Release Date: Jan 21, 2014
Record label: Carpark Records
Genre(s): Pop/Rock, Alternative/Indie Rock, Alternative Pop/Rock, Indie Electronic, Dream Pop
Given the sedating comfort that envelops Dog Bite’s sophomore album, Tranquilizers, it couldn’t be more appropriately titled. Every song is filled with a foggy haze that sounds a bit more languid and transcendent than the lighter melodies of last year’s Velvet Changes. This dark, slow turn is also present in Phil Jones’s lyrics, all of which seem to yearn for help from some lost subconscious state.
By the time Dog Bite released their second album, Tranquilizers, it was a full-fledged band instead of the project of Phil Jones. With Woody Shortridge on bass and Tak Takemura on drums, Dog Bite already added more substance to Jones' pleasantly woozy dream pop on a series of EPs leading up to Tranquilizers' release. However, the band sounds more fleshed-out and focused than ever on these songs, which were inspired in part by soul legends such as Otis Redding and Isaac Hayes.
You’ve got to wonder why Phil Jones, the man behind Dog Bite, decided to put out Tranquilizers in the frosted depths of January. The sky is the colour of a filing cabinet. Your legs are the texture of an uncooked supermarket chicken. No one can remember what it feels like to have fingers. Now is ….
For his follow-up to last year's debut album, former Washed Out keyboardist Phil Jones (aka Dog Bite) operates in a hazy field where shoegaze and '80s goth intersect. Guitars twinkle and twang through moody, atmospheric tunes and electronic percussion, with Jones' vocals providing a steady, calming presence throughout. (www.dogusbitus.tumblr.com) .
Preconceptions being what they are (i.e. largely unavoidable, however one wishes otherwise), a band’s name can usually give a broad indication of what to expect of their sound. The name Dog Bite connotes anger, aggression, confrontation – a punk or metal band perhaps, or at the least an indie band with balls (figuratively speaking). The aforementioned qualities are however conspicuous by their absence in the sound of Dog Bite.
Dog Bite started as the solo project of Washed Out’s Phil Jones, a way for him to escape the confines of that group’s chillwave reputation and flourish with a number of diverse influences and sounds. After releasing his debut, Velvet Changes, in early 2013 on Carpark Records, Jones brought on a few more bandmates from groups like Balkans and Mood Rings and began work on his sophomore effort, the aptly titled Tranquilizers. This album will literally make you go numb if you don’t move around while listening to it.
When you think of Dog Bite as a band name, what do you think of? Do you think of hardcore punk? Heavy garage? Something sinister and devious? Well, it turns out that this Atlanta-based outfit isn’t any of those things. Would you believe… chillwave? Shoegaze? Surf Rock? Dog Bite, the band, is all that and much more, sometimes even resembling ‘80s Britpop along the lines of the Smiths. So, yes, it is a rather strange and beguiling name for the band, but as their second album (in less than a year at that) called Tranquilizers shows, a lack of musical identity is the least of the band’s problems.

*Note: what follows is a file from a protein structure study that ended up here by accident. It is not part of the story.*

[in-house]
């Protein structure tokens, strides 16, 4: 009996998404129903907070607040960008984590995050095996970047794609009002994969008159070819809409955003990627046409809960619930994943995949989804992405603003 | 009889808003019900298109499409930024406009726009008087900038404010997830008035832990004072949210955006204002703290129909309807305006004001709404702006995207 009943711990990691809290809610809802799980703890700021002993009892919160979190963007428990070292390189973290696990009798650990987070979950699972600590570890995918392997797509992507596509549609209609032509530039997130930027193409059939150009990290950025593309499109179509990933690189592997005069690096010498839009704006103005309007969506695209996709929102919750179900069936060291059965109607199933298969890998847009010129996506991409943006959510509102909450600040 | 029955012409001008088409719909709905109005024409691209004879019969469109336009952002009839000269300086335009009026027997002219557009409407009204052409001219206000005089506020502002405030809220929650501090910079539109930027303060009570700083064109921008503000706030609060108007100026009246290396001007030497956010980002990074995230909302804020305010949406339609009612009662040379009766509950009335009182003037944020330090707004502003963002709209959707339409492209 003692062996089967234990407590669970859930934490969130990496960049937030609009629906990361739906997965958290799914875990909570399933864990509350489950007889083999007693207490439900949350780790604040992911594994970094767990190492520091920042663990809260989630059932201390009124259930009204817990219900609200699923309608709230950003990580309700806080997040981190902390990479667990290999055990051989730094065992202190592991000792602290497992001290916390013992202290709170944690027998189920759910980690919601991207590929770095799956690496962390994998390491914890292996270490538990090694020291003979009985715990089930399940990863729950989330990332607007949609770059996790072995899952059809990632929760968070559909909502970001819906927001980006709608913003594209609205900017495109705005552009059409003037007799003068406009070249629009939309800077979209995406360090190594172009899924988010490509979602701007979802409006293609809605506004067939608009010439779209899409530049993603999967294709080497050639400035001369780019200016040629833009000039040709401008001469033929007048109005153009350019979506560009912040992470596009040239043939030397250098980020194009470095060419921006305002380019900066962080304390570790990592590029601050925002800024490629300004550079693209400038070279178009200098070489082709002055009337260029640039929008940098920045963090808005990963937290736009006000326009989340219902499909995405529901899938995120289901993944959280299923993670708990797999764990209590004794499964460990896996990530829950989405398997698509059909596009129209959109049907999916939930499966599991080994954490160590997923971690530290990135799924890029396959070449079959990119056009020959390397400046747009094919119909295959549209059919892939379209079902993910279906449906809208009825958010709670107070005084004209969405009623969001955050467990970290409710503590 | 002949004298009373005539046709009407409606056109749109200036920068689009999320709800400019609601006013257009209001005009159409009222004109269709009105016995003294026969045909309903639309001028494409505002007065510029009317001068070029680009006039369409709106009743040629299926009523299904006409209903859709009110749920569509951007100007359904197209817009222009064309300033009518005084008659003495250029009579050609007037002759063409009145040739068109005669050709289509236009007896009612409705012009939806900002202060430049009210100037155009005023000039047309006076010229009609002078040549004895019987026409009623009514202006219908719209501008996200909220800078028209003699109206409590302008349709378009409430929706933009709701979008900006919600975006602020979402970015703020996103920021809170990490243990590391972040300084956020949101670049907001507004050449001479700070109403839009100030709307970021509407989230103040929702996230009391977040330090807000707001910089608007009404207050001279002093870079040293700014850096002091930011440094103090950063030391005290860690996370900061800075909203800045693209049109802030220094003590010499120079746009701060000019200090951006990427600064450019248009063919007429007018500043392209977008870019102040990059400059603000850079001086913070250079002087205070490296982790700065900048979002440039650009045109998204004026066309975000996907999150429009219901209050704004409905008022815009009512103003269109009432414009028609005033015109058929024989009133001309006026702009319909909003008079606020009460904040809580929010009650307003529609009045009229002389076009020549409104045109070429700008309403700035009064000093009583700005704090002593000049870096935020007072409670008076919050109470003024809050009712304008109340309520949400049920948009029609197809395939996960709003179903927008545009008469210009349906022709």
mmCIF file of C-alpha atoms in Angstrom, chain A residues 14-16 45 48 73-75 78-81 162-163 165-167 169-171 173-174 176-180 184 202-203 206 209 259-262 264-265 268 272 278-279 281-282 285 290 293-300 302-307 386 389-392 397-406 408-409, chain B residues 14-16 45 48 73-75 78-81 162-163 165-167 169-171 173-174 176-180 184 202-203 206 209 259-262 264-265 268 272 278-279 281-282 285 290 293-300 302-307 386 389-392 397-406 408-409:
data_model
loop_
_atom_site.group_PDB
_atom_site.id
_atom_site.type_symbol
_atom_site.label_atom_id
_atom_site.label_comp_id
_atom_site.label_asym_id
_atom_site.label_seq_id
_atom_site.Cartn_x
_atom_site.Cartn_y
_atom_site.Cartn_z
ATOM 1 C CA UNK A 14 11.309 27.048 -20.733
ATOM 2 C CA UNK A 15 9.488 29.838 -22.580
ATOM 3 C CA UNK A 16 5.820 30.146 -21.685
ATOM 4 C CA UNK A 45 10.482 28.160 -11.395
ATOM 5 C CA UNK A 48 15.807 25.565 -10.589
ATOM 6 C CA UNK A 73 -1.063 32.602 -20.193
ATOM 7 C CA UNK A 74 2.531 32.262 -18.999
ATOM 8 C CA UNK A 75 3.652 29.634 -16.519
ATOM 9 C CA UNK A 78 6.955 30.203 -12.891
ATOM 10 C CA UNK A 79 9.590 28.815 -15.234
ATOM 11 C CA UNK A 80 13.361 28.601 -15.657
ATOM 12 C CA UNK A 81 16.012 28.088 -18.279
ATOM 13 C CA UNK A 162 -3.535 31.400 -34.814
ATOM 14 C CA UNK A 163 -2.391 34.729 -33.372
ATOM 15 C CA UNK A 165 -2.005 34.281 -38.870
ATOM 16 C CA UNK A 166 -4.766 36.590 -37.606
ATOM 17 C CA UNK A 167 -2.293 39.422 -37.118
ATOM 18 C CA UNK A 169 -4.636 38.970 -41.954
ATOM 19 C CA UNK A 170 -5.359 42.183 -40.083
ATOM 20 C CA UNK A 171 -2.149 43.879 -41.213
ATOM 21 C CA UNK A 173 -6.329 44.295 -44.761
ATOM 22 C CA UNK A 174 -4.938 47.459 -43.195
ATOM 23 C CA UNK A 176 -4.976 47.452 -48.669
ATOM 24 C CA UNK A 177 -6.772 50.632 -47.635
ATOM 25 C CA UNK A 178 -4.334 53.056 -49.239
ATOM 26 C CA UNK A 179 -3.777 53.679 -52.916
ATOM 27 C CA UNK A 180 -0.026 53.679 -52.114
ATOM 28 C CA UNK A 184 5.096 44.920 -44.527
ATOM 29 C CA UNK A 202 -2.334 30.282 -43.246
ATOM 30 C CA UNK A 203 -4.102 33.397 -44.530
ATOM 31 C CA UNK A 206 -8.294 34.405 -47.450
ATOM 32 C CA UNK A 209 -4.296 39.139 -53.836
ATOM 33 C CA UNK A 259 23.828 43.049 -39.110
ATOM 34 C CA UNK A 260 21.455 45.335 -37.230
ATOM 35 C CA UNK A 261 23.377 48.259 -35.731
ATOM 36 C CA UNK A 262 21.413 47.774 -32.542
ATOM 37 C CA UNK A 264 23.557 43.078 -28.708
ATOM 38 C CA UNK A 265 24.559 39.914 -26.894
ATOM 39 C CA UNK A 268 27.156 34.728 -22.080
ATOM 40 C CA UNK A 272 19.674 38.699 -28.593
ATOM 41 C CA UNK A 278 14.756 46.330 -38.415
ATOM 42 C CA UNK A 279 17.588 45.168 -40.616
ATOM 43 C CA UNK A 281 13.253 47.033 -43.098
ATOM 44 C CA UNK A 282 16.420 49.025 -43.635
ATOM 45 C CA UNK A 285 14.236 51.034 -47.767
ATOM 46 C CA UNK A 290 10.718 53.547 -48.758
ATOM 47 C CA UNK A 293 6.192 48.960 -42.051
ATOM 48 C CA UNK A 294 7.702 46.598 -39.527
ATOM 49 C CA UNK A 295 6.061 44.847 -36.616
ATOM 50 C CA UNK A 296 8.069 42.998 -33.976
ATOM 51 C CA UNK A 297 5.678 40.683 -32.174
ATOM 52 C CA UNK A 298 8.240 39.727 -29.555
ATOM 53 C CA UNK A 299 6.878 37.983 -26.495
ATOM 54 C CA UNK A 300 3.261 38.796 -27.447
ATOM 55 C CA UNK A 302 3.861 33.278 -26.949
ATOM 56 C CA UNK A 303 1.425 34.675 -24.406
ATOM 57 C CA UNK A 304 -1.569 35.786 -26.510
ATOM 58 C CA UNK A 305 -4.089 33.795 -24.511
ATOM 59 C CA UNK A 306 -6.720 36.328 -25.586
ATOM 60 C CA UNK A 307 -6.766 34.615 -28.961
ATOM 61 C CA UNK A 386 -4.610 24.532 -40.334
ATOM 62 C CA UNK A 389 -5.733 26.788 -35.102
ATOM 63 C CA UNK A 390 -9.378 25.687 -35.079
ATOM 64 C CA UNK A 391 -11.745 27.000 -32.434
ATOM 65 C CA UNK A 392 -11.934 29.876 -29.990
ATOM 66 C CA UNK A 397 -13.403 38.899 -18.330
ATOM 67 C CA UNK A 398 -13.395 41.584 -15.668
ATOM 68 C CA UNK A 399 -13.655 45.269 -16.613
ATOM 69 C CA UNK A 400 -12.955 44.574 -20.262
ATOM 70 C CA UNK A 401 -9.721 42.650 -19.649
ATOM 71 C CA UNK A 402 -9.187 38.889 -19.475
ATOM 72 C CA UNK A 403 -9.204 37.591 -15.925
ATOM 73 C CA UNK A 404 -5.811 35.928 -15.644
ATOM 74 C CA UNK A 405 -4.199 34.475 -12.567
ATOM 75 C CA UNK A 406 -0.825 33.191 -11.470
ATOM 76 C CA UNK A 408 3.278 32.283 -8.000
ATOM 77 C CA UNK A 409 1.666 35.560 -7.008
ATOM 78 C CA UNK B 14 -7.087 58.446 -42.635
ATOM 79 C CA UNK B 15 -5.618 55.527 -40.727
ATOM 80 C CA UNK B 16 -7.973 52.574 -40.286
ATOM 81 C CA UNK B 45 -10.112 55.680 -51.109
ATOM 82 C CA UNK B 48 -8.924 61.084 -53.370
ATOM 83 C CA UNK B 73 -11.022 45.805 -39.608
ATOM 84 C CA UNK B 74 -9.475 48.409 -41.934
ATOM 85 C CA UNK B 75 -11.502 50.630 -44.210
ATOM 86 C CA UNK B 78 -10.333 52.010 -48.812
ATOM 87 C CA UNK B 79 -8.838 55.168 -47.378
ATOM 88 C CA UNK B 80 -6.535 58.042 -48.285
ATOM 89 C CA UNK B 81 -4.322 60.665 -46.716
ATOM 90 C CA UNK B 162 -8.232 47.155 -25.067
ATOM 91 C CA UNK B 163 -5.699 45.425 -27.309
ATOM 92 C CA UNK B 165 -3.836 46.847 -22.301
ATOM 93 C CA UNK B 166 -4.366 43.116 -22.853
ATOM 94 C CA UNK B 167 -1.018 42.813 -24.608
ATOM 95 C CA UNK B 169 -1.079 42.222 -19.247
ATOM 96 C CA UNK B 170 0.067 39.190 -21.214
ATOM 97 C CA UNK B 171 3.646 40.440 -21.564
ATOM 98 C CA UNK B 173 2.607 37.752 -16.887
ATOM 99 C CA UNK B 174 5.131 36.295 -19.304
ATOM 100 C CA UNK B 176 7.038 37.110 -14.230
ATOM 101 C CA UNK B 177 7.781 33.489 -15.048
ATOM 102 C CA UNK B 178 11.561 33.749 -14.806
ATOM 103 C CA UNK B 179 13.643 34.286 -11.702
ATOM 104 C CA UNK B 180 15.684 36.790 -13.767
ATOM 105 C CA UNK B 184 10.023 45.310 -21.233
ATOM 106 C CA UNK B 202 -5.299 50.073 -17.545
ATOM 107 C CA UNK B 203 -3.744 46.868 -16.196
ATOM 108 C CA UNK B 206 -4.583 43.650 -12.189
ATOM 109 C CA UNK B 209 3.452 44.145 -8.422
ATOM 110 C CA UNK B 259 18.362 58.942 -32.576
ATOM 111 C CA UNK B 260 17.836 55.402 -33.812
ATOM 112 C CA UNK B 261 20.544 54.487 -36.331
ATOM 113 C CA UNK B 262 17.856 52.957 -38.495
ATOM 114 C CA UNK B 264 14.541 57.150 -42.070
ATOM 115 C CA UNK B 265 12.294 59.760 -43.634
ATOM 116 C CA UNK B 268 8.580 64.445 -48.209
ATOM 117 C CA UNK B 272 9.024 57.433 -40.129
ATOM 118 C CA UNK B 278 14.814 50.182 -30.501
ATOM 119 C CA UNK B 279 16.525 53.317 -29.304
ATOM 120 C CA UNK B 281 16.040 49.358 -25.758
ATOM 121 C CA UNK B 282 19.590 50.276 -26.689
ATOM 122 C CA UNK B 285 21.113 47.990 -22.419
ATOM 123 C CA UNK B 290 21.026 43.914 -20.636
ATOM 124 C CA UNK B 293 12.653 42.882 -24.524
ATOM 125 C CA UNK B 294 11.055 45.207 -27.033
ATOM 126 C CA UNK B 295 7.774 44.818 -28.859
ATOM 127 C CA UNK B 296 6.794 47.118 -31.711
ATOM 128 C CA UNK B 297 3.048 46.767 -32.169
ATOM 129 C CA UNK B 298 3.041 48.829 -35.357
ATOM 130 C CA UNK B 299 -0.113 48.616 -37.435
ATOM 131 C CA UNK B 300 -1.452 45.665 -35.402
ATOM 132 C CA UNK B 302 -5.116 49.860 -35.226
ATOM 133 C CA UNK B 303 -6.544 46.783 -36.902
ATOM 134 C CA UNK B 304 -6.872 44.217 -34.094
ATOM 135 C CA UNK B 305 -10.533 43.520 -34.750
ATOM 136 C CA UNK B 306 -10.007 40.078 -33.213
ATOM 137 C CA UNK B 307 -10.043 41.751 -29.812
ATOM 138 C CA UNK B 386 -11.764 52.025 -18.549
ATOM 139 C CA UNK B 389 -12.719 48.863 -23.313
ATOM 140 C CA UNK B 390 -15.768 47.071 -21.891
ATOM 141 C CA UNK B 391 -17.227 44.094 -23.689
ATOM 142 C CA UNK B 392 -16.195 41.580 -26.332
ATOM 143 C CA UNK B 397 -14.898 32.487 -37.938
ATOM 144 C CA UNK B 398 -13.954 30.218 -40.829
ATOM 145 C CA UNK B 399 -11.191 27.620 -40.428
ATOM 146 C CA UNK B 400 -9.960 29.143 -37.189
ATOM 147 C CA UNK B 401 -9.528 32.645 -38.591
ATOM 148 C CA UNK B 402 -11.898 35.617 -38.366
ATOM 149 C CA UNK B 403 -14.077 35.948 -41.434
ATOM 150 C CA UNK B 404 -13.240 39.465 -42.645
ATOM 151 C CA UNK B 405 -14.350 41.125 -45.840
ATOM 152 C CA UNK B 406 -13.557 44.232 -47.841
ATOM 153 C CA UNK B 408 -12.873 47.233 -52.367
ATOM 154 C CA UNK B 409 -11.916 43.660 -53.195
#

Haste isn't a quality you'd expect from shoegaze band - especially considering the lifetime it took some of the genre's most iconic acts to put out albums. But in an effort to buck the habit of their forbears - or perhaps make up for lost time - Atlantan natives Dog Bite (led by frontman and one time Washed Out keyboardist Phil Jones) have returned little under a year since the release of their patchy first LP - this time armed with the threat of robuster sonic intent. Their debut - Velvet Changes - was awash with synth atmospherics and vocal drones, which combined echoes of Nineties shoegaze with the chillwave aesthetics of their contemporaries.
The shambling corpse of chillwave is just a little depressing at this point. Yet Dog Bite, possibly in an attempt to reinvigorate it, have stuck to their guns. ‘Tranquilizers’ shows considerable growth over last year’s ‘Velvet Changes’, in that each song is distinguishable from the last. It may not be the leap in quality to stand alongside a ‘Life of Leisure’ or a ‘Psychic Chasms’, but it’s still resulted in an intermittently enjoyable record, albeit one that suffers from a lack of quality control.
In their second offering as a band, Dog Bite leave little evidence of growth or, more importantly, purpose. It’s the Atlanta-based side-project of Washed Out keyboard player Phil Jones, whose love for all things wavy invites poor choices musically and lyrically at every turn. Where there’s a chance for a new color in his palette, Jones opts for the same icy guitars and the vaguest of moods.